Texas' top cop told his captains ‘no one’ would be fired over Uvalde police response, notes show

DPS Director Steven McCraw also said agency leaders for the Uvalde region 'did what they are supposed to do' and 'stepped up to meet the moment,' meeting notes show.

DPS Director Steven McCraw speaks at a press conference. - Facebook / Texas Department of Public Safety
Facebook / Texas Department of Public Safety
DPS Director Steven McCraw speaks at a press conference.
The head of the Texas Department of Public Safety told a gathering of agency captains that “no one is losing their jobs [sic]” over the botched law-enforcement response to the Uvalde school shooting, TV station KXAN reports, citing timestamped notes.

DPS Director Steven McCraw also told attendees that agency leaders overseeing the Uvalde region "did what they are supposed to do" and "stepped up to meet the moment," notes from meetings held on Aug. 15 and 16 show, according to KXAN.

DPS and other law-enforcement agencies that responded to may May 24 shooting that killed 19 elementary school students and two teachers have come under public scrutiny for waiting more than an hour to breach a classroom and kill the gunman. Ninety-one DPS troopers were among the nearly 400 armed officers who descended on the campus.

Further, McCraw has provided contradictory claims about how events unfolded that day, and his agency is among those stonewalling media attempts to gain access to public records about the massacre.

In comments to CNN on Thursday, McCraw confirmed much of the content in the notes referenced by KXAN. However, he said he was misquoted about the likelihood of agency officials losing their jobs, adding that his comment was only meant to reference DPS Regional Director Victor Escalon.

McCraw further told CNN "no one gets a pass," an apparent reference to a pledge from early August that his agency would conduct an internal review of actions taken by all 91 DPS troopers present at Robb Elementary School.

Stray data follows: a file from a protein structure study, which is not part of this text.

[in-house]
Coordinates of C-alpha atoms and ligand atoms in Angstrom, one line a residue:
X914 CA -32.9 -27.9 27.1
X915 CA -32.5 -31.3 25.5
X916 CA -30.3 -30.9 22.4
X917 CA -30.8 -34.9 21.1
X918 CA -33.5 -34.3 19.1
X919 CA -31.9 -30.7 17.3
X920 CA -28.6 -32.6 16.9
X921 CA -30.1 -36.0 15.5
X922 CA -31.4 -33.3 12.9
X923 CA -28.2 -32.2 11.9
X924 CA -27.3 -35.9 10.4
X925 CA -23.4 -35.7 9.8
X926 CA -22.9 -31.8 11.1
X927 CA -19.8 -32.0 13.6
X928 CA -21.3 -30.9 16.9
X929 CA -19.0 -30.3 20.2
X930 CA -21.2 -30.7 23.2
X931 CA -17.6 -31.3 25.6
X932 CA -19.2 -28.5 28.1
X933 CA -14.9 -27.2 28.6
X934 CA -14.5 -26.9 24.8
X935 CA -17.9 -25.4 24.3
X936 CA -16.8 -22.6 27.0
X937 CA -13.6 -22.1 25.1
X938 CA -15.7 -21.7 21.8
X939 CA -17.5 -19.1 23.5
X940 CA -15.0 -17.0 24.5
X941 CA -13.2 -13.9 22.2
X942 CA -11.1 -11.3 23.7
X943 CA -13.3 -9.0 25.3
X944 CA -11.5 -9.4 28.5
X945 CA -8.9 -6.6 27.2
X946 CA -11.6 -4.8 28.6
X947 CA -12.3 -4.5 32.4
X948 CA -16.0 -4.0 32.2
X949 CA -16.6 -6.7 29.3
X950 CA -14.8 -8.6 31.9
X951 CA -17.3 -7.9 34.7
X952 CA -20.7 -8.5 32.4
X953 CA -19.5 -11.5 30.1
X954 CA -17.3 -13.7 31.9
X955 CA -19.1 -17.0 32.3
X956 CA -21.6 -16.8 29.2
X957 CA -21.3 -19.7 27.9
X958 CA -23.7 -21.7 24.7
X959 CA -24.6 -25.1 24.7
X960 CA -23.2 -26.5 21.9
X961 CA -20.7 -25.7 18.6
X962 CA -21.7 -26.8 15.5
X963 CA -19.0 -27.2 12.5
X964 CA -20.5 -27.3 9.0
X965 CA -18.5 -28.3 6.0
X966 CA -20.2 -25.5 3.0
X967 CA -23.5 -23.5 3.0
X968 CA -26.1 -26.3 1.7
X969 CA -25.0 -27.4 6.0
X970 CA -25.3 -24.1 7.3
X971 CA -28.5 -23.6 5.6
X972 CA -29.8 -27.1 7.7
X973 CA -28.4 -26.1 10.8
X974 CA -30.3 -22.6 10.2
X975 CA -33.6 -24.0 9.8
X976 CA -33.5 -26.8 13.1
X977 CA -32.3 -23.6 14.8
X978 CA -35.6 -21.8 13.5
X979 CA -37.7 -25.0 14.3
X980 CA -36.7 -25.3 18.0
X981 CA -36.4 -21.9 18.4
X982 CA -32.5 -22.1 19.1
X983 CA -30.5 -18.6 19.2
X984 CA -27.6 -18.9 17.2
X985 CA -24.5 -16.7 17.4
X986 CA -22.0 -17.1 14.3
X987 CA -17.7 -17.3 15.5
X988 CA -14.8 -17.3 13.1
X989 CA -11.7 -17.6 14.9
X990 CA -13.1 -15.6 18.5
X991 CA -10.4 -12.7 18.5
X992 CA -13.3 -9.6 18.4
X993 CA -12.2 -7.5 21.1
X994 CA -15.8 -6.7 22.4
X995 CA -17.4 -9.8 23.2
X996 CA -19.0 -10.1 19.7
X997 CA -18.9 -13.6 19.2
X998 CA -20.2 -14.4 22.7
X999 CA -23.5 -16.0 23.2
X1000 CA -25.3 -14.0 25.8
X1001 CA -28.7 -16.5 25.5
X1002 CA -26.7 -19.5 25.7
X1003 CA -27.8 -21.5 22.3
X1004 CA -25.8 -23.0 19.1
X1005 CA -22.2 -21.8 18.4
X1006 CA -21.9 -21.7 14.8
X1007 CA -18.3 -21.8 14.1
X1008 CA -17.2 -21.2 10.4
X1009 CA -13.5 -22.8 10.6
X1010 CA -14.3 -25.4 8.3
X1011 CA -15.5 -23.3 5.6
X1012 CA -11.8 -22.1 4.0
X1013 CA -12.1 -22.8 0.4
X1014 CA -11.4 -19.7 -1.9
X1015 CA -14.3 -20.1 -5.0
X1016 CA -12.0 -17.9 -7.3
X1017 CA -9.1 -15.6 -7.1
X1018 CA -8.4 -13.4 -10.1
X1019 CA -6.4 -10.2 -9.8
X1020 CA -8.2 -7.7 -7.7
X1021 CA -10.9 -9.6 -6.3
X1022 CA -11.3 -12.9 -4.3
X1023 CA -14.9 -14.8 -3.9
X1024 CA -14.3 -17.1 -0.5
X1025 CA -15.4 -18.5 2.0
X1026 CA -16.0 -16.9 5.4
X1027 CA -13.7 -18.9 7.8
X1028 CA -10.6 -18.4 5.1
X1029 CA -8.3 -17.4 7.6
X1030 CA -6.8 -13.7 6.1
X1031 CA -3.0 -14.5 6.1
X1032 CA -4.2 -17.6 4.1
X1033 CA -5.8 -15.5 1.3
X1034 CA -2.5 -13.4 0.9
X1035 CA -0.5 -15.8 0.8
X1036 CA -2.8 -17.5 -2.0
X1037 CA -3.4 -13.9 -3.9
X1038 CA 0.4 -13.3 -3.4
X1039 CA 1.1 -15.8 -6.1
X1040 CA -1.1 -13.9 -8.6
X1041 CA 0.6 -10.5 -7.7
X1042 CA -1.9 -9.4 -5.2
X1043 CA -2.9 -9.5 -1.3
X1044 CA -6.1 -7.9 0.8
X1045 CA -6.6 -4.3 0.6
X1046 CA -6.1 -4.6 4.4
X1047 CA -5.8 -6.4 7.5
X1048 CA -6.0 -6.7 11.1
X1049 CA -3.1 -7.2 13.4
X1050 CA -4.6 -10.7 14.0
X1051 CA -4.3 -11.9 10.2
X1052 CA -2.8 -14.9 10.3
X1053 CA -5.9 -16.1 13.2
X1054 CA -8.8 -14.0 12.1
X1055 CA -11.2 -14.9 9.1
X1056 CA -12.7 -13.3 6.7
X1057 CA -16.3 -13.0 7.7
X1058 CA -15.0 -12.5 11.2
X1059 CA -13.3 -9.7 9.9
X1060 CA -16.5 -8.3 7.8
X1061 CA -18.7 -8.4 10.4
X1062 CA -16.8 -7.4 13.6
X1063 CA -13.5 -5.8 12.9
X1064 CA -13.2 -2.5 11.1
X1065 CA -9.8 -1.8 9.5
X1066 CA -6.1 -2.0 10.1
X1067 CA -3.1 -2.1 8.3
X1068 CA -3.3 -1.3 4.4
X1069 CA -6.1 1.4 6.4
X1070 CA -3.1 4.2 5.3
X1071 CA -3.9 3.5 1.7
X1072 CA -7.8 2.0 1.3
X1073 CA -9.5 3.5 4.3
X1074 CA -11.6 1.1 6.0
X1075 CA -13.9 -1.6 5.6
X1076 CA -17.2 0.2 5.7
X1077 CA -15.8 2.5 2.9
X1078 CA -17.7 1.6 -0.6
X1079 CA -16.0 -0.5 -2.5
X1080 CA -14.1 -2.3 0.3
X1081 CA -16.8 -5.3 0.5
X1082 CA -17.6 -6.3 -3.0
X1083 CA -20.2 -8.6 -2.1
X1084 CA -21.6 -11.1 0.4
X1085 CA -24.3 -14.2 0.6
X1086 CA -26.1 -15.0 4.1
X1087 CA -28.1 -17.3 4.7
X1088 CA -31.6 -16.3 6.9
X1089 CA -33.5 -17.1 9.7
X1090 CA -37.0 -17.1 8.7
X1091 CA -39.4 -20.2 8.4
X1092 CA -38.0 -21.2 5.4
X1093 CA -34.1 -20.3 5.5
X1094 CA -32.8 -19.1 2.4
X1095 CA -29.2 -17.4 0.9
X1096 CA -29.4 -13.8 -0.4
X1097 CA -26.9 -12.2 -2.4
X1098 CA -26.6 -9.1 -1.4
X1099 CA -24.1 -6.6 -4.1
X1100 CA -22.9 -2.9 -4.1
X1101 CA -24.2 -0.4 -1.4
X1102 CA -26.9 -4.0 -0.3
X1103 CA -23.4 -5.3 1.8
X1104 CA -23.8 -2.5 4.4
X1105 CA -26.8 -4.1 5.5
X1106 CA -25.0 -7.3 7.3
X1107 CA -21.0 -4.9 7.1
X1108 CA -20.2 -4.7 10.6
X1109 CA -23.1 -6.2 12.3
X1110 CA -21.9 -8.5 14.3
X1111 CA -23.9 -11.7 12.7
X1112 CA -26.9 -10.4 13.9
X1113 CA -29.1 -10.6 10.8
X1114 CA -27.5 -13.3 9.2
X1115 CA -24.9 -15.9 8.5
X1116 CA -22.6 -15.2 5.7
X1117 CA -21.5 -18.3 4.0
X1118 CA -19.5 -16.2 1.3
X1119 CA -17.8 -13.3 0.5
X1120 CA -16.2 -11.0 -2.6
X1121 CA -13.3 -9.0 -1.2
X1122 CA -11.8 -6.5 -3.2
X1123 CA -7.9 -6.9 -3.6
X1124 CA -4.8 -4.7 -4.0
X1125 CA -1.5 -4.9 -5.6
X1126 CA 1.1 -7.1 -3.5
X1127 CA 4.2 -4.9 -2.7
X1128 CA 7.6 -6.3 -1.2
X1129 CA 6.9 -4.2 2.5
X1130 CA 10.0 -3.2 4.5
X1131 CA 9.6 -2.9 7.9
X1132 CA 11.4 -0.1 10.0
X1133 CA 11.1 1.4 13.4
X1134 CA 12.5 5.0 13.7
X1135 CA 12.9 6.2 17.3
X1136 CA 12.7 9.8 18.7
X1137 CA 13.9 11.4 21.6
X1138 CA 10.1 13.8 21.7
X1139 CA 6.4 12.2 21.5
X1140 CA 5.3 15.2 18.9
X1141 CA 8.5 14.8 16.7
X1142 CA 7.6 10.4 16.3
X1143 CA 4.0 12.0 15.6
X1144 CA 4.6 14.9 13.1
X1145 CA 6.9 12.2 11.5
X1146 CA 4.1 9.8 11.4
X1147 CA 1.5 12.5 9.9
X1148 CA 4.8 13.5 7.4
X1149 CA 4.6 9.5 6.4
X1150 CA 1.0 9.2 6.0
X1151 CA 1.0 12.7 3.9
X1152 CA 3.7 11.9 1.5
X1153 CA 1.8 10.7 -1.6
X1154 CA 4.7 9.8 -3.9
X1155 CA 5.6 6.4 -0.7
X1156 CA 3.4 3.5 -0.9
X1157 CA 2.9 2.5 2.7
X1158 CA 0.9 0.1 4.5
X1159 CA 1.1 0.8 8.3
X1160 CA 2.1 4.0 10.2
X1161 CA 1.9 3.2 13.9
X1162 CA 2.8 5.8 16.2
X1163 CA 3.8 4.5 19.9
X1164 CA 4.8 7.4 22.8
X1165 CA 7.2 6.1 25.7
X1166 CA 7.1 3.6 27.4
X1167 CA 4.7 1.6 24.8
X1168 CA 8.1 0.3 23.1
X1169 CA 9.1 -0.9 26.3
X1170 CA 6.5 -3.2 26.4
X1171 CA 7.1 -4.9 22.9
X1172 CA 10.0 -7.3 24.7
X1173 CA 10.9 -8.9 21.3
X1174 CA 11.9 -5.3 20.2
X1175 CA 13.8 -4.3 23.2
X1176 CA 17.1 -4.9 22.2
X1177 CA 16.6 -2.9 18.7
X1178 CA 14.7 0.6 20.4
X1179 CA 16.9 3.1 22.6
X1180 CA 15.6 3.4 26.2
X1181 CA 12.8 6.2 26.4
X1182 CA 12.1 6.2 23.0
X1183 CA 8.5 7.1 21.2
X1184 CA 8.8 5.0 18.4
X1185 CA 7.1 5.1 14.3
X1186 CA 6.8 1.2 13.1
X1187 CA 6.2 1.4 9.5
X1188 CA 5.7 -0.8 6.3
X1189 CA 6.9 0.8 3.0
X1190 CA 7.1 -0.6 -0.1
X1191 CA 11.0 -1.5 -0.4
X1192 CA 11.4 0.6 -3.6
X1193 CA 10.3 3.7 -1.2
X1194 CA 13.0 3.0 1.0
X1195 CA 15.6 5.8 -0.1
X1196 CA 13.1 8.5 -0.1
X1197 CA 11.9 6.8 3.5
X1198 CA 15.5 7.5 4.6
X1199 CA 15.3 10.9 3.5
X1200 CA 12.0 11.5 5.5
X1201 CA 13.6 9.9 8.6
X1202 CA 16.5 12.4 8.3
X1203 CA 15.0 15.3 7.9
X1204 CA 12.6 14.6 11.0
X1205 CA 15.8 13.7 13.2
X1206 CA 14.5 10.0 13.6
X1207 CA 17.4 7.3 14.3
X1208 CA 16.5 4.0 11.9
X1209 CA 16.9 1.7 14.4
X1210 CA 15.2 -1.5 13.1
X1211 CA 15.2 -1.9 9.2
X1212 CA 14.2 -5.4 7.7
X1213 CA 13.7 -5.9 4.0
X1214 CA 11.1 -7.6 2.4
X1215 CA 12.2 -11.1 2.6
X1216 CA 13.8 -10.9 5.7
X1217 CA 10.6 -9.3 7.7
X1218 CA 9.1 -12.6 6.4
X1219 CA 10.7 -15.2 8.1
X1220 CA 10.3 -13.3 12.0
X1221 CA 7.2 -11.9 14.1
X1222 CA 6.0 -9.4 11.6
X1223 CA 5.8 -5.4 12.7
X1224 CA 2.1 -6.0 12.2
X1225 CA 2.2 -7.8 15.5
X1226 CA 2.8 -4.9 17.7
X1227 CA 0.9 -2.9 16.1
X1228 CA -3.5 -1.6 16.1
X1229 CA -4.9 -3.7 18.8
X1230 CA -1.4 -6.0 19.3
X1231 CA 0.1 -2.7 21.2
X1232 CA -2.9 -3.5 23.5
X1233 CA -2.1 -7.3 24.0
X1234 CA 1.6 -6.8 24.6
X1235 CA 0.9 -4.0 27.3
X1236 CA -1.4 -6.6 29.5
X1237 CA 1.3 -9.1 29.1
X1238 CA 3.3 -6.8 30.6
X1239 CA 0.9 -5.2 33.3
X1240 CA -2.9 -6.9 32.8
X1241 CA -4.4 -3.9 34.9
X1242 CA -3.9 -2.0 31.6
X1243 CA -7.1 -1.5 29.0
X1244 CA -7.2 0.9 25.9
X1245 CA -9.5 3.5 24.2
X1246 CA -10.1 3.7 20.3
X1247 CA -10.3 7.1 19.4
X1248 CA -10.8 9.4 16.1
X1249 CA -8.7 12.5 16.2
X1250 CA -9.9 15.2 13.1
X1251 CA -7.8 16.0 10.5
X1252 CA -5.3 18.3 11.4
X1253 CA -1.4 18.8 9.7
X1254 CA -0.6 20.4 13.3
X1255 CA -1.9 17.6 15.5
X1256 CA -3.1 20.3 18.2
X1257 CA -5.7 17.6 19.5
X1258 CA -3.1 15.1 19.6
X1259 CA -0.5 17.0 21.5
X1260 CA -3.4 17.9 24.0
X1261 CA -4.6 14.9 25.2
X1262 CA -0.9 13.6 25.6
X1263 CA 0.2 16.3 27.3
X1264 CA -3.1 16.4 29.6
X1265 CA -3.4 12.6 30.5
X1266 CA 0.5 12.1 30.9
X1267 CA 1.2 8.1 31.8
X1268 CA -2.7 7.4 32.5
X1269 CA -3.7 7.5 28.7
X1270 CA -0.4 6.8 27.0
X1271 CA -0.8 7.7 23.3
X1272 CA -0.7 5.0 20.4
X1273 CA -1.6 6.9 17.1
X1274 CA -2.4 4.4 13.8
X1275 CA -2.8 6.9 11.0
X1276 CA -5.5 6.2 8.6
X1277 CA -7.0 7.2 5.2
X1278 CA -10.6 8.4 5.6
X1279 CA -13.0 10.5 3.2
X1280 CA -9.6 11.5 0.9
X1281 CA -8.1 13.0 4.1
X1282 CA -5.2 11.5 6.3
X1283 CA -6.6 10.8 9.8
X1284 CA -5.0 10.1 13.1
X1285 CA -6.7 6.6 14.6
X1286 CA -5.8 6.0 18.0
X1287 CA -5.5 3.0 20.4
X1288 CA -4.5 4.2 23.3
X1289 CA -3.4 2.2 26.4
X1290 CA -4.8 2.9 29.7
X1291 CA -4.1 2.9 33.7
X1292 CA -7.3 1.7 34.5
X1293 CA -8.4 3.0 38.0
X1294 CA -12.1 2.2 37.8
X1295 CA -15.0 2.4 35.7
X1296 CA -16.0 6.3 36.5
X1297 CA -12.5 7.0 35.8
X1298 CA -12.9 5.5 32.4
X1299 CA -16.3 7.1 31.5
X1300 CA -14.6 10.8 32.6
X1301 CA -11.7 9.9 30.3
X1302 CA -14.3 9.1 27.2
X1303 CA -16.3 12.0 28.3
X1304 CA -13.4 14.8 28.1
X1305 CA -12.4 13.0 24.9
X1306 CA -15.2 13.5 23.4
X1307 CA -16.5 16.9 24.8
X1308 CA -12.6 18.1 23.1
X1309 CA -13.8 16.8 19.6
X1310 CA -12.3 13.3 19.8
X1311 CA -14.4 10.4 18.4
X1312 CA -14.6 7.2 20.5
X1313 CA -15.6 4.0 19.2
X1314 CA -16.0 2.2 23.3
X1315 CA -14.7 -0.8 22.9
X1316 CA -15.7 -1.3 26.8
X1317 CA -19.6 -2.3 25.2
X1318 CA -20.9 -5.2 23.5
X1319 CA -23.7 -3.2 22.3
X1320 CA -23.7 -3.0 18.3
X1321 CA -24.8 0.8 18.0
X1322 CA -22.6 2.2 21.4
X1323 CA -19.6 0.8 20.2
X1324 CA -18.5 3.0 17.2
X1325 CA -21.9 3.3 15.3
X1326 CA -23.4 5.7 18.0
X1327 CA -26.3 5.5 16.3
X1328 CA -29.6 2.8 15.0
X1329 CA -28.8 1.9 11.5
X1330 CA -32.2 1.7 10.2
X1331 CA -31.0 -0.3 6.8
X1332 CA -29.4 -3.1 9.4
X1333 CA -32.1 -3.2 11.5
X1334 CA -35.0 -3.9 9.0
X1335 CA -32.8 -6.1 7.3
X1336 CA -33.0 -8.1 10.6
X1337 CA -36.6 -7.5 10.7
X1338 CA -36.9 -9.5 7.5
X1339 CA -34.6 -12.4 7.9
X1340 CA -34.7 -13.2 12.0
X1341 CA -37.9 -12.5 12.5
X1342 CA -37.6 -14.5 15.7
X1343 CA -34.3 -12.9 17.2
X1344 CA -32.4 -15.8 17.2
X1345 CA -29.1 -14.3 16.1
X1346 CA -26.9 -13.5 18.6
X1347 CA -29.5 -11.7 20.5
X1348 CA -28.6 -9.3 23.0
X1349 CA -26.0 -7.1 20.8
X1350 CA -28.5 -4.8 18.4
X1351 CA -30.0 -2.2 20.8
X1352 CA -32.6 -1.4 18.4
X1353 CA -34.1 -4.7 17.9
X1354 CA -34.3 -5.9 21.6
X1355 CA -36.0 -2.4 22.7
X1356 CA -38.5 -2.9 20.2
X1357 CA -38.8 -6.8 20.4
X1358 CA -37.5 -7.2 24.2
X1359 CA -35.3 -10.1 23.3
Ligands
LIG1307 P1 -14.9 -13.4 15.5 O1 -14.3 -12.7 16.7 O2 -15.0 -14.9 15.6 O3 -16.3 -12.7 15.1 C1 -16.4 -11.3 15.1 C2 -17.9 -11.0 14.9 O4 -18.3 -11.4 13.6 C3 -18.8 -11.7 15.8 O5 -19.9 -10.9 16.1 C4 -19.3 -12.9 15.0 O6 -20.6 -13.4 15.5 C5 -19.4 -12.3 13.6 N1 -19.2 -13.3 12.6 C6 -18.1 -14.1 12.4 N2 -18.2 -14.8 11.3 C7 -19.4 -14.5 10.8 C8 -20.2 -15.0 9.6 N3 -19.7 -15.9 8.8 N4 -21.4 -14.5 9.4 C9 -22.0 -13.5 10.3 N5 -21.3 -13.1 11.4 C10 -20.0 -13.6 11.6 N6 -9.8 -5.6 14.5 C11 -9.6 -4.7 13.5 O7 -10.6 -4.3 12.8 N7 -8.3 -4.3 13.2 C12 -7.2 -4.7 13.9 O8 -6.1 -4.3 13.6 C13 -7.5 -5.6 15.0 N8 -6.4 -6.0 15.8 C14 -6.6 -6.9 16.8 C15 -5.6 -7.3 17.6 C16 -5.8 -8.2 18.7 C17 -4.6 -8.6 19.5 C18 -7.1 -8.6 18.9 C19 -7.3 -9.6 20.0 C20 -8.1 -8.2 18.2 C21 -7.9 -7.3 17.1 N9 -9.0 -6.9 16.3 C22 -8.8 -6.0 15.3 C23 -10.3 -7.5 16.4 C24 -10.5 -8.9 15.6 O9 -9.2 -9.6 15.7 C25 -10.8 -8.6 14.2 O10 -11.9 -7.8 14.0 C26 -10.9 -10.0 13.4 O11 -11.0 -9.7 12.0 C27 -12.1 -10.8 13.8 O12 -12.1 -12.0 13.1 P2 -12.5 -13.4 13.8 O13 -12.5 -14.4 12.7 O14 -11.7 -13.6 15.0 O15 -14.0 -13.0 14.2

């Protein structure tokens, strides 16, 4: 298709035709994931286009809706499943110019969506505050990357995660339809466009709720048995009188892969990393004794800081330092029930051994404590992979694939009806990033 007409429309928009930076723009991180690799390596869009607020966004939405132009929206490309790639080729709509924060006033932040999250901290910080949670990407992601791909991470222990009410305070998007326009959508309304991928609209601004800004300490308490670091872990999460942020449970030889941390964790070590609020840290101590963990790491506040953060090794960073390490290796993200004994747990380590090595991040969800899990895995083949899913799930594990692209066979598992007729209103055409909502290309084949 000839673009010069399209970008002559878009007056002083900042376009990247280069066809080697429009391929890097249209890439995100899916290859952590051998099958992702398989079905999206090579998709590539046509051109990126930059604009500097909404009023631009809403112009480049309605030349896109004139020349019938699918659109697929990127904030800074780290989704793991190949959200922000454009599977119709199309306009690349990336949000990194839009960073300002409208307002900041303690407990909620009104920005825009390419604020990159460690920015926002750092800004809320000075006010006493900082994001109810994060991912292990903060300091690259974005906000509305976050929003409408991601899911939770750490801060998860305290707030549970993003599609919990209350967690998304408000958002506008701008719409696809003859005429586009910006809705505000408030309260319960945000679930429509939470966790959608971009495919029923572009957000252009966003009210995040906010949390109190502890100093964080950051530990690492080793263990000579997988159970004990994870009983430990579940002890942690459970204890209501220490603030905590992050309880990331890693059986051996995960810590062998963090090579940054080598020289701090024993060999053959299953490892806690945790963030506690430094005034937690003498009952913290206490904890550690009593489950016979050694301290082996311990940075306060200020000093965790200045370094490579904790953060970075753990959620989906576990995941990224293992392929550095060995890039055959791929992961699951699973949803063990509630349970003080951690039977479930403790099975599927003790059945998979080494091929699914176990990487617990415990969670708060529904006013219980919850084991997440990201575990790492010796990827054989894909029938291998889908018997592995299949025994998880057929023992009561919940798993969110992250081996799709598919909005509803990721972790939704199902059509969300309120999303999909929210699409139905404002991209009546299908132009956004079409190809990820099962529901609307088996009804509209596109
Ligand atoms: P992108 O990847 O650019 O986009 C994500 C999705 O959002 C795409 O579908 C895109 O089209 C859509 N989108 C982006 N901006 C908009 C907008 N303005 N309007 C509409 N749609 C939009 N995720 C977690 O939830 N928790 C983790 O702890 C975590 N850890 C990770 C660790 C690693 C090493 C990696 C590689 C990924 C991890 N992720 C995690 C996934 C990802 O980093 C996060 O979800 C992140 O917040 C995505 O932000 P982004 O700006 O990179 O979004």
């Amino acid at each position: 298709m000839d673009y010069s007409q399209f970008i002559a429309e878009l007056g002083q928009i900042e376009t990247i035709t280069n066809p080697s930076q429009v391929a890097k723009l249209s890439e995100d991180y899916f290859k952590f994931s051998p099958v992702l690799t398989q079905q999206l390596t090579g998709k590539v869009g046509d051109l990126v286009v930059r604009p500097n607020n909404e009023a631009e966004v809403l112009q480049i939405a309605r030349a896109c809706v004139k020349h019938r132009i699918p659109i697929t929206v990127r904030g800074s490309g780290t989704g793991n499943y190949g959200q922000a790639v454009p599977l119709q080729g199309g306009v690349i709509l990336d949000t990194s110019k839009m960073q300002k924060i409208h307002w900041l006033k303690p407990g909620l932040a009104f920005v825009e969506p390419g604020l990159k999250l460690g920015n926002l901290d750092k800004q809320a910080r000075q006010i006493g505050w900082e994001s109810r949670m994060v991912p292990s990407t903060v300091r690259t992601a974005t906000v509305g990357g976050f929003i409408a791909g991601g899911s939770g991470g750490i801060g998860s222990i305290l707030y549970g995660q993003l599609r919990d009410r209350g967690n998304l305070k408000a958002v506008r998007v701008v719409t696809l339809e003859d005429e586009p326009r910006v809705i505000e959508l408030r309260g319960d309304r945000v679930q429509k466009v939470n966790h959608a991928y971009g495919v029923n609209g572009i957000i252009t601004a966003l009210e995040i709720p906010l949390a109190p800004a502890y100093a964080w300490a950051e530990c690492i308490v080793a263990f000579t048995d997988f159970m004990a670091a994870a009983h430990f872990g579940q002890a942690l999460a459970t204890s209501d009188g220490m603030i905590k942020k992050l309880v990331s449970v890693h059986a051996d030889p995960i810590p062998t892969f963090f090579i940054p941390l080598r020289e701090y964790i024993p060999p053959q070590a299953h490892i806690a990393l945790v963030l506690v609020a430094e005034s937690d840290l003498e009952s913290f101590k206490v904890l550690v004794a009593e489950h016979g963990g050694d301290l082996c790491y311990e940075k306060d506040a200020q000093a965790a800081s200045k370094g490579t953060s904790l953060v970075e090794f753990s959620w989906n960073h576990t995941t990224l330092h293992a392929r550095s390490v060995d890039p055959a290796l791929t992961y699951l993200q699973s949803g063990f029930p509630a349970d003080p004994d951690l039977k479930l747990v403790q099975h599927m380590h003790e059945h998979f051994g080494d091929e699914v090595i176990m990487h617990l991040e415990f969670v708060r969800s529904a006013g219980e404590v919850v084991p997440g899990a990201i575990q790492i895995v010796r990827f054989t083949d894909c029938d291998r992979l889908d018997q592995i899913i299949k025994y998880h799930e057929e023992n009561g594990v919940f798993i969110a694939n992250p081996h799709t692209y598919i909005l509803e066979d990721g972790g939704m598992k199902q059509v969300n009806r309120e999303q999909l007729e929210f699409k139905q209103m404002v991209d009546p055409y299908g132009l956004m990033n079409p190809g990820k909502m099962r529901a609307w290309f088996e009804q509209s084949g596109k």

This week, DPS referred information on five of those officers to Texas' inspector general to determine whether discipline or a criminal referral are warranted. Two of the troopers were suspended with pay pending the outcome of the review.

State Sen. Roland Gutierrez, a San Antonio Democrat whose district includes Uvalde, said McCraw should lose his job over his alleged assurance that no one would be fired over the failed response at Robb Elementary. The senator added that McCraw's comments call into question the integrity of DPS's internal investigation.

“Just a few days ago, when the inspector general investigation of DPS Troopers was made public, families had a glimmer of hope that there would at least be some accountability, if delayed," Gutierrez said in a statement emailed to the Current. "Now, we find out that it may all be a sham. Planned and executed by Governor Greg Abbott’s DPS Director Steve McCraw. It is time for Director McCraw to resign, and for Governor Abbott to call for that resignation."

Gutierrez, who sued DPS to force it to share documents about the Robb Elementary response, has accused McCraw of misleading the public to avoid blame. He and Uvalde parents have also voiced anger about Gov. Greg Abbott's continued refusal to call a special session of the Texas Legislature to address school safety and gun reform in the wake of the massacre. 

“The fact is the State of Texas failed the community of Uvalde. Not just one individual or just a few DPS troopers — the entire Department of Public Safety and its Director have failed. Then they covered it up," Gutierrez said. "Governor Abbott failed, and even more damning than his failures that day and after, is his blind commitment to reckless gun policies that put all of our lives in peril every single day."

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Sanford Nowlin

Sanford Nowlin is editor-in-chief of the San Antonio Current.

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